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Danaë and the Shower of Gold
Oil on canvas. 1560 - 1565
Titian (Tiziano Vecellio)
Danaë and the Shower of Gold
Oil on canvas. 1560 - 1565
Titian (Tiziano Vecellio)

The first Poesie presented to Prince Philip were Danaë (1553, The Wellington Collection) and Venus and Adonis (1554, Museo del Prado, P422), versions of other previous works, but endowed with all the prestige of the commissioning party. In turn, these works became models for numerous replicas (Danaë receiving the Golden Rain, 1560-65, Museo del Prado, P425).Danaë depicts the moment

Self-portrait
Oil on canvas. Ca. 1562
Titian (Tiziano Vecellio)
Self-portrait
Oil on canvas. Ca. 1562
Titian (Tiziano Vecellio)

Titian painted his first self-portrait before leaving for Rome in 1545. However, it was after his Roman stay that he showed the most interest in disseminating his image in order to fully establish his position in a context of intense rivalry with Michelangelo. In 1549 Paolo Giovio acquired a self-portrait by the artist for his Museo in Como, while in 1550 the painter had another one sent to Charle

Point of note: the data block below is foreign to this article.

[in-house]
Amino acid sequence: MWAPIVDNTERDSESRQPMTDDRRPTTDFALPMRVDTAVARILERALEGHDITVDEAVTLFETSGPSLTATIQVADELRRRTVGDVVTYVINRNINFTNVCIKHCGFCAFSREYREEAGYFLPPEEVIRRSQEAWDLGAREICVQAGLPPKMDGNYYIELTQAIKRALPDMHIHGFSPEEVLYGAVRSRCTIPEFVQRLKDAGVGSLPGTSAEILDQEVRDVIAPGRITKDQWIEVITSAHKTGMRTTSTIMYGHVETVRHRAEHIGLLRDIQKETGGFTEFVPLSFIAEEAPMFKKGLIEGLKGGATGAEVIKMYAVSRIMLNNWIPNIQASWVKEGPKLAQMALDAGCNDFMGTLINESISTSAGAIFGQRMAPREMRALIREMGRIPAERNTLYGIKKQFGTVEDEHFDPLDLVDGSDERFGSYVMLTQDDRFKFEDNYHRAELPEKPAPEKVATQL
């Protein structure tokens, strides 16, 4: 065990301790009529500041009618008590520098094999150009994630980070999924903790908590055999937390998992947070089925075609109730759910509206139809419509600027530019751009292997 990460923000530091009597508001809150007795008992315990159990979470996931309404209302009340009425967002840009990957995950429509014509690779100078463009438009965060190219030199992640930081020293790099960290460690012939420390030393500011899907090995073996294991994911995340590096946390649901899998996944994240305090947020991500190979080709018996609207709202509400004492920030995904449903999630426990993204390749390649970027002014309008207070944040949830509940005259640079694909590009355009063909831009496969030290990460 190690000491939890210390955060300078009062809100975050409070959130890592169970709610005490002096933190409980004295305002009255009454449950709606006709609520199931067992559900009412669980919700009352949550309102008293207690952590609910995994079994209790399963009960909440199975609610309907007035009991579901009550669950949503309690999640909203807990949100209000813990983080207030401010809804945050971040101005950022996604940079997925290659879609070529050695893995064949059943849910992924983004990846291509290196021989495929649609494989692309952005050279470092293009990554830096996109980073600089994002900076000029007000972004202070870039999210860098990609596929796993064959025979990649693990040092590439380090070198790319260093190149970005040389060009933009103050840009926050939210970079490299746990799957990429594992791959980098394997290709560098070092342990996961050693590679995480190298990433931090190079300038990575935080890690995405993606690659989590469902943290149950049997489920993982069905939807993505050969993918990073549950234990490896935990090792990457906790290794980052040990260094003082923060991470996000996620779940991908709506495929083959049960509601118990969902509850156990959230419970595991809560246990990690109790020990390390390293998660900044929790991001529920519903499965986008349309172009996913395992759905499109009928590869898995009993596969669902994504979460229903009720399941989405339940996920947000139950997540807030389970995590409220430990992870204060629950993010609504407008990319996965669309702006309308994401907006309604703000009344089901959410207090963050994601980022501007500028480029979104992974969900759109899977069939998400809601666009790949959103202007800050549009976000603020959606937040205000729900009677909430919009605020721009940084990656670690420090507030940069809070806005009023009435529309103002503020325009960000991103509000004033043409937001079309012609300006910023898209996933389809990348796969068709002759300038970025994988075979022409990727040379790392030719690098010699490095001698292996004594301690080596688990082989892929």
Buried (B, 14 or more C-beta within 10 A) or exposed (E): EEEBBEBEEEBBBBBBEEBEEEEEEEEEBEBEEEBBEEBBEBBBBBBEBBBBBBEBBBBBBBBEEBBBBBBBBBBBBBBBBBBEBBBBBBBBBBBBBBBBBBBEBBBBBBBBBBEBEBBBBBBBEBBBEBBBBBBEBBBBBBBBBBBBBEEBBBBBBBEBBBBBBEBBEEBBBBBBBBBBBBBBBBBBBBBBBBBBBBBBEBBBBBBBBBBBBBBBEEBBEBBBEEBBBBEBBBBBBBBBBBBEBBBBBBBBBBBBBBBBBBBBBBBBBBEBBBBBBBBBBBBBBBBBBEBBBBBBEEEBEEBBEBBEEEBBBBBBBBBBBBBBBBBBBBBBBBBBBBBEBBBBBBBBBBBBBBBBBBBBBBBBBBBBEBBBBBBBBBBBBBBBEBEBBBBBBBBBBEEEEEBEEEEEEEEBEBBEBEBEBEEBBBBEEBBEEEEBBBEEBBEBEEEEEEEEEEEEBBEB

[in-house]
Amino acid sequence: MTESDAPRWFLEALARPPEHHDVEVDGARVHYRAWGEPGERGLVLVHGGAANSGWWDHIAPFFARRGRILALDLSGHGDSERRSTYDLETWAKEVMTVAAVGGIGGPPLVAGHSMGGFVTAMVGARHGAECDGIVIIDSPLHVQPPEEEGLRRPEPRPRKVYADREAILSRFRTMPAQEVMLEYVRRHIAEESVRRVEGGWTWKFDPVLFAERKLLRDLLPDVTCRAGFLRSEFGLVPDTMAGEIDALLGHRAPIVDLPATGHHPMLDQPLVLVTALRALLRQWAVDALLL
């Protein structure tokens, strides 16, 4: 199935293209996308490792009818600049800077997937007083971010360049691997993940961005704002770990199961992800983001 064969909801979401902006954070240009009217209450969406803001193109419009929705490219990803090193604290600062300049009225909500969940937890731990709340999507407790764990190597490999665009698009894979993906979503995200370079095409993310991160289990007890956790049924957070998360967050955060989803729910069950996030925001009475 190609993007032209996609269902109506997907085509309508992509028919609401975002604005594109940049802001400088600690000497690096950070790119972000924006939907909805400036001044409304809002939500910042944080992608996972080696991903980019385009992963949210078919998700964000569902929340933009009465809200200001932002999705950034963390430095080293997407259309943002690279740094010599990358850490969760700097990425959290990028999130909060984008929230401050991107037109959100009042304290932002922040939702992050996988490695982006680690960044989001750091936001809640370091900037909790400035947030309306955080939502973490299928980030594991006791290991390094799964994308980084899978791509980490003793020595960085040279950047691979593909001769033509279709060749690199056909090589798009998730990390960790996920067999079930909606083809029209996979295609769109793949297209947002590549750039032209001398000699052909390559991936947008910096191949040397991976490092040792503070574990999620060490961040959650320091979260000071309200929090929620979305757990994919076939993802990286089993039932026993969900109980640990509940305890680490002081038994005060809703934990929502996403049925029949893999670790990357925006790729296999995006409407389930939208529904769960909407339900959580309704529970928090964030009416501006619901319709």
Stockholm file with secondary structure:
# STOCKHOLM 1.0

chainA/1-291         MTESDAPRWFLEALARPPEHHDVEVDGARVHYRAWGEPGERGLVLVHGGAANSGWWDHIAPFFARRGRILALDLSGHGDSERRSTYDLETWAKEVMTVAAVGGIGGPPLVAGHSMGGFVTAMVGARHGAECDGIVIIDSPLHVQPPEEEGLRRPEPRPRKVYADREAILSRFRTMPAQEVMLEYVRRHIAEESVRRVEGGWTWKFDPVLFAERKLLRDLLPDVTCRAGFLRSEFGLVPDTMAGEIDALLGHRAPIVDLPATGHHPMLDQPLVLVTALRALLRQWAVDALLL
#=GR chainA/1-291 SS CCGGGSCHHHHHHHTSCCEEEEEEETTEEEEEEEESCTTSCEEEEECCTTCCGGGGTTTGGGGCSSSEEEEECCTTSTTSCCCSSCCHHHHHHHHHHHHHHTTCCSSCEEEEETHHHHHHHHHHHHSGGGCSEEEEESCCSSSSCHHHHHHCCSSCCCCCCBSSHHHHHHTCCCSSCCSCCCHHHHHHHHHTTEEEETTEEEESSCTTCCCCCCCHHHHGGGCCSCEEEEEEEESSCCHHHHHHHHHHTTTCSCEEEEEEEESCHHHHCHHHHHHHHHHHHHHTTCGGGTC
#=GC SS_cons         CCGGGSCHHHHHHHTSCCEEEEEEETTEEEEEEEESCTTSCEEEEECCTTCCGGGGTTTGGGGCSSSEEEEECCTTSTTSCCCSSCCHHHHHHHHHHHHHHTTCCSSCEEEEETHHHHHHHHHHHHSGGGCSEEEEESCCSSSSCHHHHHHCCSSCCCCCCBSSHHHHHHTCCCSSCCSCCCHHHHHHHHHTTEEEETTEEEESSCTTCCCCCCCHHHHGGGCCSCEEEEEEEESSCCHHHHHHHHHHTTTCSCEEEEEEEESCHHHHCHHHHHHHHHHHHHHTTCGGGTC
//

Philip II
Oil on canvas. 1551
Titian (Tiziano Vecellio)
Philip II
Oil on canvas. 1551
Titian (Tiziano Vecellio)

Philip II was Titian’s most important patron, and the pair’s artistic relationship was one of the most fecund of the Renaissance. They met twice while Philip was still a prince, in Milan (December 1548-January 1549) and Augsburg (November 1550-1551), and Titian painted the prince’s portrait on both occasions. On 29 January 1549 Philip paid the painter 1000 escudos for certain portraits he paints a

Empress Isabella of Portugal
Oil on canvas. 1548
Titian (Tiziano Vecellio)
Empress Isabella of Portugal
Oil on canvas. 1548
Titian (Tiziano Vecellio)

The portraits that Titian painted of Isabella (1503-1539), daughter of King Manuel of Portugal and wife of Charles V from 1526, constitute one of the most moving episodes within Renaissance art. When the empress died, Charles found that he did not have her portrait, so he tried to recover the one that his deceased wife had sent years earlier to Margaret of Austria. In November 1539 he received thi

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